Verizon Enterprise Solutions today announced a new virtual services version of session border controller technology that will let businesses consume that function as a service, on a subscription basis, in support of virtualized unified communications. (See Verizon Adds Virtual SBCs.)
Verizon is working with Ribbon Communications technology on a cloud-based SBC-as-a-service offering. If the Ribbon name doesn't ring an immediate bell, think merger-of-rivals: Ribbon is what Sonus and GenBand came together to become. Verizon began the process pre-merger, working with Sonus.
The new addition to Verizon's Virtual Network Services portfolio recognizes that more businesses want to move to consuming UC as a service as well, paying as they go for software-based offerings rather than stacking up hardware on premises, says Rakendu Devdhar, product manager for Verizon's Virtual Network Services portfolio.
"Typically, customers have to buy appliance SBCs today, to be deployed on-prem, and it requires configuration to be sure it works with a PBX, where it is needed for security at the perimeter," he says in an interview. "By doing it in a cloud consumption model, customers can opt in or opt out, and have the service available in different regions as they need it. It gives them much greater flexibility."
To this point UC services have been "heavy capex based," he adds, but that is changing as UCaaS becomes more prevalent. Other operators including 8x8 Inc. (Nasdaq: EGHT), RingCentral Inc. and Fuse are already aggressively selling in this market, which will exceed $28 billion by 2021 according to Markets and Markets.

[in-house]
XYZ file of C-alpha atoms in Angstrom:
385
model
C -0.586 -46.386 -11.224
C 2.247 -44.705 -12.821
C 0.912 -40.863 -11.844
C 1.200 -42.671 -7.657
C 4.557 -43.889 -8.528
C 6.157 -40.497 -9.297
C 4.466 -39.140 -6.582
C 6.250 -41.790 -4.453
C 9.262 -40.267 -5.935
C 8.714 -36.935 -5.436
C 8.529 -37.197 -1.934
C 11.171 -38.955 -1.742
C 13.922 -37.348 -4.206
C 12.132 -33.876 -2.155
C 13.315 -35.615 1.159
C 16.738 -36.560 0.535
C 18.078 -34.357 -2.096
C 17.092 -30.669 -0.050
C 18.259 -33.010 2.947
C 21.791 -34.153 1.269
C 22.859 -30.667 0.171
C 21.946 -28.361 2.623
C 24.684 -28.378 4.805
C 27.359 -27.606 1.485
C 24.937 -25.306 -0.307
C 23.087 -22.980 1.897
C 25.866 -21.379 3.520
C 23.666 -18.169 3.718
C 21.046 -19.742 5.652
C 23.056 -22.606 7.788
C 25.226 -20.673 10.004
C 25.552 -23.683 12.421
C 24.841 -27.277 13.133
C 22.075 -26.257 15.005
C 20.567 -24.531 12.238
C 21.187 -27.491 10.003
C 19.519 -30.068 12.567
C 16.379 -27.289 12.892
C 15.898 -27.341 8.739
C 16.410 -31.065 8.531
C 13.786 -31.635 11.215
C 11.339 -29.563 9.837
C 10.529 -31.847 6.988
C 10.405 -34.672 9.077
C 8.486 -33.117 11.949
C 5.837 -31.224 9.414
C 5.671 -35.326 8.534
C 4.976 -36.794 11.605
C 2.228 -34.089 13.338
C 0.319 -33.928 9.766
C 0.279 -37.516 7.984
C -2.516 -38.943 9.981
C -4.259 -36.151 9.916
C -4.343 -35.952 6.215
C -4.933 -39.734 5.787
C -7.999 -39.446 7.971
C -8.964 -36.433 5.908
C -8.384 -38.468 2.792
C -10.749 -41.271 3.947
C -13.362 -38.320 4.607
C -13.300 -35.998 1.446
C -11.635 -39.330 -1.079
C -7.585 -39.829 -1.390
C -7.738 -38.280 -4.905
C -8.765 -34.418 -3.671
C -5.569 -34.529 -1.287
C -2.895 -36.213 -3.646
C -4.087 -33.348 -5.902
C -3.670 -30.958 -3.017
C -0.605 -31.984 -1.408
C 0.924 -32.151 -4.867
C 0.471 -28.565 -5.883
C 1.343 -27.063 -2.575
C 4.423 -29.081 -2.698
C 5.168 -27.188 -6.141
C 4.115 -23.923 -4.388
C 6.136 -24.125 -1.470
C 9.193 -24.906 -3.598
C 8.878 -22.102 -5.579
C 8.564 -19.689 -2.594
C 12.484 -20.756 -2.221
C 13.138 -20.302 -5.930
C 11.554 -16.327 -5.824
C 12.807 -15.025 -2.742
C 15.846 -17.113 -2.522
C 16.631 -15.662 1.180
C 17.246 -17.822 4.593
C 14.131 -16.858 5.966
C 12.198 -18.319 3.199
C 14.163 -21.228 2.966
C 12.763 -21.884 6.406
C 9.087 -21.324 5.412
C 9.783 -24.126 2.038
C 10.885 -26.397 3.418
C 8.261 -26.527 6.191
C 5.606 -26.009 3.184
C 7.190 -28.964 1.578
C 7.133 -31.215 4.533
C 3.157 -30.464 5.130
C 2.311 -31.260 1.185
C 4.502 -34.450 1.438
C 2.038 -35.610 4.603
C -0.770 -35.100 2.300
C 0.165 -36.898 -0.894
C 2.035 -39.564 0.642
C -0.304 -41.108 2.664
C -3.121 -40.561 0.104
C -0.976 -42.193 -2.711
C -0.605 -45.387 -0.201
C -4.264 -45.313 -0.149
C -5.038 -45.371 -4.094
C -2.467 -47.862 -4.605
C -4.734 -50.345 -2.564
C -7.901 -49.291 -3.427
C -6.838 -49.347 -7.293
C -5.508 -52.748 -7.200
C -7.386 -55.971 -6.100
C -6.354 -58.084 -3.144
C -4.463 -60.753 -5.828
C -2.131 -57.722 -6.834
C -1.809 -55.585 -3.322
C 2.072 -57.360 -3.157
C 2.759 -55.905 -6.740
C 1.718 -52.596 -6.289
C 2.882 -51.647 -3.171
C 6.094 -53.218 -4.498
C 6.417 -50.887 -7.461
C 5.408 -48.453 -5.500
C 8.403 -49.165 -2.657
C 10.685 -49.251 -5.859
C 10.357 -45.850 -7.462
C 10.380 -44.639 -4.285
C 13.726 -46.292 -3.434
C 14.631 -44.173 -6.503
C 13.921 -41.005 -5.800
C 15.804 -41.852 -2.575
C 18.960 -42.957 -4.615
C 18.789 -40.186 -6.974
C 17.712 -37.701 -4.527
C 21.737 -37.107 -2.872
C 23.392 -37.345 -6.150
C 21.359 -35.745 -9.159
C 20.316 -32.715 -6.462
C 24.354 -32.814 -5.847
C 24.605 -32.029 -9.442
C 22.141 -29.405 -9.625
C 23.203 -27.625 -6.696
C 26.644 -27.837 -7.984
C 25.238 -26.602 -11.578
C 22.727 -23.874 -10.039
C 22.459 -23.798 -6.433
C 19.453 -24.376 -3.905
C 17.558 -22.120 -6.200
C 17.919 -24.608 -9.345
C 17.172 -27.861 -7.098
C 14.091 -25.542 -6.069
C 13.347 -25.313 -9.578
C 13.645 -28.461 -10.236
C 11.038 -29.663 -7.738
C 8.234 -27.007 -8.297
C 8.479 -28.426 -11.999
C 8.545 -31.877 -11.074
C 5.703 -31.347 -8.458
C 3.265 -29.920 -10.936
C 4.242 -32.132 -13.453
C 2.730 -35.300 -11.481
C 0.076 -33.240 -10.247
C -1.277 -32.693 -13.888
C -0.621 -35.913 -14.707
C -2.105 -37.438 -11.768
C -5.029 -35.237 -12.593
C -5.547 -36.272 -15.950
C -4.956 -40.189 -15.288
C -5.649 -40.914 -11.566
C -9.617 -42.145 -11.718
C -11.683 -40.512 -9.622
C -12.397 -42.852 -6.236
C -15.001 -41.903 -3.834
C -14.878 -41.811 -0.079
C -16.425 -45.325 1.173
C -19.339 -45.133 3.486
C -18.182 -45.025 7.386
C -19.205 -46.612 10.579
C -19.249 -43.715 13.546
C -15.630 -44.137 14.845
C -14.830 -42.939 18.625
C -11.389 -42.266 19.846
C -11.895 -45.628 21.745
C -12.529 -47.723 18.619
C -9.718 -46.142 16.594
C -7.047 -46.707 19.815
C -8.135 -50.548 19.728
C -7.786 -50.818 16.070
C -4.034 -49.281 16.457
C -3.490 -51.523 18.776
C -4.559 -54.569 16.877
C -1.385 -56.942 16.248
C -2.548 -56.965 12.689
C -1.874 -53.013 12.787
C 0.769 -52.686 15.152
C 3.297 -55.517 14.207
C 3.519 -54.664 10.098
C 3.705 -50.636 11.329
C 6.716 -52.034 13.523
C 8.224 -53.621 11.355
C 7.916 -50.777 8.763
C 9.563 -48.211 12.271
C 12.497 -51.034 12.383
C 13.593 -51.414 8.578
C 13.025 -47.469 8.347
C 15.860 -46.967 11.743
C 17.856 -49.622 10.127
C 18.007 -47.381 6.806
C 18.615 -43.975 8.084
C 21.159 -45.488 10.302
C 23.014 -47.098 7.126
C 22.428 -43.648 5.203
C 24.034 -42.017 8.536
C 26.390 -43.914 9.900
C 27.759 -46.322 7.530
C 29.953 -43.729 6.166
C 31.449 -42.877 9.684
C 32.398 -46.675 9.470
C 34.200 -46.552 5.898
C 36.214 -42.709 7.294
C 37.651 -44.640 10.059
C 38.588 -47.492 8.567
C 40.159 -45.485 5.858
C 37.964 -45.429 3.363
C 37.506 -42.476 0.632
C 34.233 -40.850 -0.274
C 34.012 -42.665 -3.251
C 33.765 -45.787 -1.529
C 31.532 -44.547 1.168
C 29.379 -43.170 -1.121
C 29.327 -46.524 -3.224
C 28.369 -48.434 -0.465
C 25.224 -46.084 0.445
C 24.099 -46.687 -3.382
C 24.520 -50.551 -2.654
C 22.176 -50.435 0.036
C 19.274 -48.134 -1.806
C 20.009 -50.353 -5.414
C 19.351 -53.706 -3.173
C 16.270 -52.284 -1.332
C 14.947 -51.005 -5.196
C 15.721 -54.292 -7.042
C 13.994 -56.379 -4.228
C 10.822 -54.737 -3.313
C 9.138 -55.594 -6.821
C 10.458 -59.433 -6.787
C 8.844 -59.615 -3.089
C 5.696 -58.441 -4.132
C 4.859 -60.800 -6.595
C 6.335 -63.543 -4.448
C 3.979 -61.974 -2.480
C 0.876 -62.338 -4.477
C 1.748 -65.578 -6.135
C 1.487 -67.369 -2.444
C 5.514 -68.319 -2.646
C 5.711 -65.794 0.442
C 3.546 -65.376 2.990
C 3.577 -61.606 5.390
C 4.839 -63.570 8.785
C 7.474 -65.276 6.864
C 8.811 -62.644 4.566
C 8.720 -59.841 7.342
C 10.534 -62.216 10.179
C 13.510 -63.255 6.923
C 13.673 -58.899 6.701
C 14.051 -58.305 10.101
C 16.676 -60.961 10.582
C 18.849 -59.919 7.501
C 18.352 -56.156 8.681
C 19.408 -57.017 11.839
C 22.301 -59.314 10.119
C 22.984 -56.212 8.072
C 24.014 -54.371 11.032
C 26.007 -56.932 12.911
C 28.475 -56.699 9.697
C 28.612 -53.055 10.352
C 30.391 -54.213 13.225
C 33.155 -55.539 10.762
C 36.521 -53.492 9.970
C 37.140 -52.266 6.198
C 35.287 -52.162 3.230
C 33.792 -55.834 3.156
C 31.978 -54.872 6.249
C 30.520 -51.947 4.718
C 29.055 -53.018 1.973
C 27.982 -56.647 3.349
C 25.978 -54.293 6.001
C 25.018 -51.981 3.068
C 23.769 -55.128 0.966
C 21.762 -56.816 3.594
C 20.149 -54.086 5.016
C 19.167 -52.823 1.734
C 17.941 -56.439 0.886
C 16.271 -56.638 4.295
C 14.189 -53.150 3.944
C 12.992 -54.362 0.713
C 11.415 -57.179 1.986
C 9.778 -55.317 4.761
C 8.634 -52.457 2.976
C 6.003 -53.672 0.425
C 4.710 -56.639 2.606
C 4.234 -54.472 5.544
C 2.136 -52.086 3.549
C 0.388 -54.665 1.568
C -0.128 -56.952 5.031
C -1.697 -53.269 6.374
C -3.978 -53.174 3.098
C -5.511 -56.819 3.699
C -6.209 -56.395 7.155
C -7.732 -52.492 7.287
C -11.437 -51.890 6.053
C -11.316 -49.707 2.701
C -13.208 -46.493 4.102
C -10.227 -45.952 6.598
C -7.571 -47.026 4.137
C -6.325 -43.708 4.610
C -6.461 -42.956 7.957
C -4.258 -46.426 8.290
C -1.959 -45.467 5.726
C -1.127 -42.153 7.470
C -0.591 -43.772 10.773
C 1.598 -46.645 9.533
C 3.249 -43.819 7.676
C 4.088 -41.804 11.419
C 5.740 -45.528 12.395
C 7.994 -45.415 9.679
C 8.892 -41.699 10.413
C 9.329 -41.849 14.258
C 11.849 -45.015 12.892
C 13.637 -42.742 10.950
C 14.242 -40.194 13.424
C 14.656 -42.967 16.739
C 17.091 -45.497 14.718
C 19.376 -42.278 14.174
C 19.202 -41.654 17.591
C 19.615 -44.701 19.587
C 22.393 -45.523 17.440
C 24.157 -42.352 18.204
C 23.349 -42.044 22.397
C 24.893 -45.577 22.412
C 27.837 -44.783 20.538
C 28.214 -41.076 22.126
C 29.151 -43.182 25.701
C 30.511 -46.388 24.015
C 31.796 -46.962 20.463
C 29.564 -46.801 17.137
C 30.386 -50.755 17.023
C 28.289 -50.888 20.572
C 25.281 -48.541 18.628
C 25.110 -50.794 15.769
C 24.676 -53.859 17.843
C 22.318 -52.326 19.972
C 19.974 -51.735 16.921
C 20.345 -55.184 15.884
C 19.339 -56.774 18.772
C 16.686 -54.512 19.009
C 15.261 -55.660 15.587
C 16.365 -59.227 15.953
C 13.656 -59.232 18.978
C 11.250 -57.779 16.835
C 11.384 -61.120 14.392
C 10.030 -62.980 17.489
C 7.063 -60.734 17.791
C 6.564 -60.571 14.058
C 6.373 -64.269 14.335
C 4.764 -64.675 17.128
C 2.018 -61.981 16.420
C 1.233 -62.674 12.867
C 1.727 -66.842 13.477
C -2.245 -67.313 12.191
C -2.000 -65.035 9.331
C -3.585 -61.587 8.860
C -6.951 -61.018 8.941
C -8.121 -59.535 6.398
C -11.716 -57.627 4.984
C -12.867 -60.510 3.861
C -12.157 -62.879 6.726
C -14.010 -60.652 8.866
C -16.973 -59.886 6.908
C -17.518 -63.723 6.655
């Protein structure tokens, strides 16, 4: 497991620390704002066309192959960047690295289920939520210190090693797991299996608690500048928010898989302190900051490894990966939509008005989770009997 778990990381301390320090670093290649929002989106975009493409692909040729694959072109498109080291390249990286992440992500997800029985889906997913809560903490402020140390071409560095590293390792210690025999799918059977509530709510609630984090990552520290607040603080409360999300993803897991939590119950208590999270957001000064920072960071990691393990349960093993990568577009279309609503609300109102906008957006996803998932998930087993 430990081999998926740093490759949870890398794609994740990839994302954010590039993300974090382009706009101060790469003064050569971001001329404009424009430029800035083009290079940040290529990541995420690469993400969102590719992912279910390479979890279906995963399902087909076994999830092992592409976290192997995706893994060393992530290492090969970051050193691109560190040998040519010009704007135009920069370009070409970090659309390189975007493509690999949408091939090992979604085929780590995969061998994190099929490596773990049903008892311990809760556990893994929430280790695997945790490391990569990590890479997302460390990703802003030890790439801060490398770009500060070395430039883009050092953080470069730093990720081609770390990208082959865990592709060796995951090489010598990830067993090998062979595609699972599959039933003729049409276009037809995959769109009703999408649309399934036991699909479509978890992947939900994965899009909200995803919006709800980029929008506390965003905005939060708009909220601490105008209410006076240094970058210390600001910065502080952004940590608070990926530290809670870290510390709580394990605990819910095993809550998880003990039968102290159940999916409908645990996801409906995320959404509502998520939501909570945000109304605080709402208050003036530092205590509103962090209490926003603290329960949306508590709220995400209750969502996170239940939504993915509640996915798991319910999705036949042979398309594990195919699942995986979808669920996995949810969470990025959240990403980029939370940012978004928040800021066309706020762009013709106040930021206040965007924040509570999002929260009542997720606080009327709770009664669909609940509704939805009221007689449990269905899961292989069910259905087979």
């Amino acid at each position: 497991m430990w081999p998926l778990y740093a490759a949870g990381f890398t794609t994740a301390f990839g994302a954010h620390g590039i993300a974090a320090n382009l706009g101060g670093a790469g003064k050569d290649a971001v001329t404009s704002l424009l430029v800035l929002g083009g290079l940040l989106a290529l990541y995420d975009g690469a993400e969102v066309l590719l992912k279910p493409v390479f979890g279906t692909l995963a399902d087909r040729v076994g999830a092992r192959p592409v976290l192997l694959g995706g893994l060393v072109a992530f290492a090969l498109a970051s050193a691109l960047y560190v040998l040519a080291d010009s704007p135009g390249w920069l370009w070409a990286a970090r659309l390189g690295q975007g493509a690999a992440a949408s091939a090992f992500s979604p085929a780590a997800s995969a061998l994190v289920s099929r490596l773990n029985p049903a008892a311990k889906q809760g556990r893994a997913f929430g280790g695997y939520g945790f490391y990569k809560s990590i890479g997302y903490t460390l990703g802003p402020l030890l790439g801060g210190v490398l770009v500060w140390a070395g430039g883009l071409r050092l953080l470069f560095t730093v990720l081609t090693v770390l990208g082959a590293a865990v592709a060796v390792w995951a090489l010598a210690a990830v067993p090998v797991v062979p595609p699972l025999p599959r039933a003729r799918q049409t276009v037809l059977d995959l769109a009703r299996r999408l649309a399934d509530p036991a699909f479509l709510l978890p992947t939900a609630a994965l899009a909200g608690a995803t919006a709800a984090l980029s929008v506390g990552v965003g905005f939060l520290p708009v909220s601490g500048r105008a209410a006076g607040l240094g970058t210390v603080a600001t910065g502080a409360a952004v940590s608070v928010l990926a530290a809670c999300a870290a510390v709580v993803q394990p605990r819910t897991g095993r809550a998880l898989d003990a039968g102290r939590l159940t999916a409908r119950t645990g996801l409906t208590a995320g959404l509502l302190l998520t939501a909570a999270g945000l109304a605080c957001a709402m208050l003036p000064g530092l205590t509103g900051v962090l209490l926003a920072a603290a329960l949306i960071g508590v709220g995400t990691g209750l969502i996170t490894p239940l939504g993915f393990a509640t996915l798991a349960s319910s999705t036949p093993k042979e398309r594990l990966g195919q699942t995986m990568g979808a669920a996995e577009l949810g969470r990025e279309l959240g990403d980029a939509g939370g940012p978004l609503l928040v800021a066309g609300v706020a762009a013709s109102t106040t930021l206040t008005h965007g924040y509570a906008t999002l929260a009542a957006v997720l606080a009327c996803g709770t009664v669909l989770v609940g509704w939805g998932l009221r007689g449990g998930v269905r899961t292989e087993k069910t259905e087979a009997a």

Initially, Verizon's SBCaaS will be cloud-based, and can be used on a standalone basis or service chained with its other virtual network services. By about mid-year, the operator expects to have a virtual CPE option as well, Devdhar says.
In general, adding new VNSs is getting easier as the process for bringing new virtual network functions becomes more routine and Verizon has greater experience with its OpenStack-based platform, he adds. This particular addition proved challenging because of the RTC aspects.
"The SBCs are a particularly nasty breed because of the real-time communications piece," Devdhar comments. "It is very sensitive to packet loss, packet delay. So virtualizing this technology and running it on OpenStack as part of virtual network services, we had to do, in effect, a lot of tuning, if you will, just to get the performance to be exact because we are going off the Verizon branding and there is an expectation in the market as to the quality of service."
As a result, Verizon had to work with its software vendors and "tweak" OpenStack to preserve the real-time nature of the application.
One of the operator's next steps will be combining its SD-WAN and SBCaaS capabilities to better enable prioritization of voice traffic in the SD-WAN realm, he says.
— Carol Wilson, Editor-at-Large, Light Reading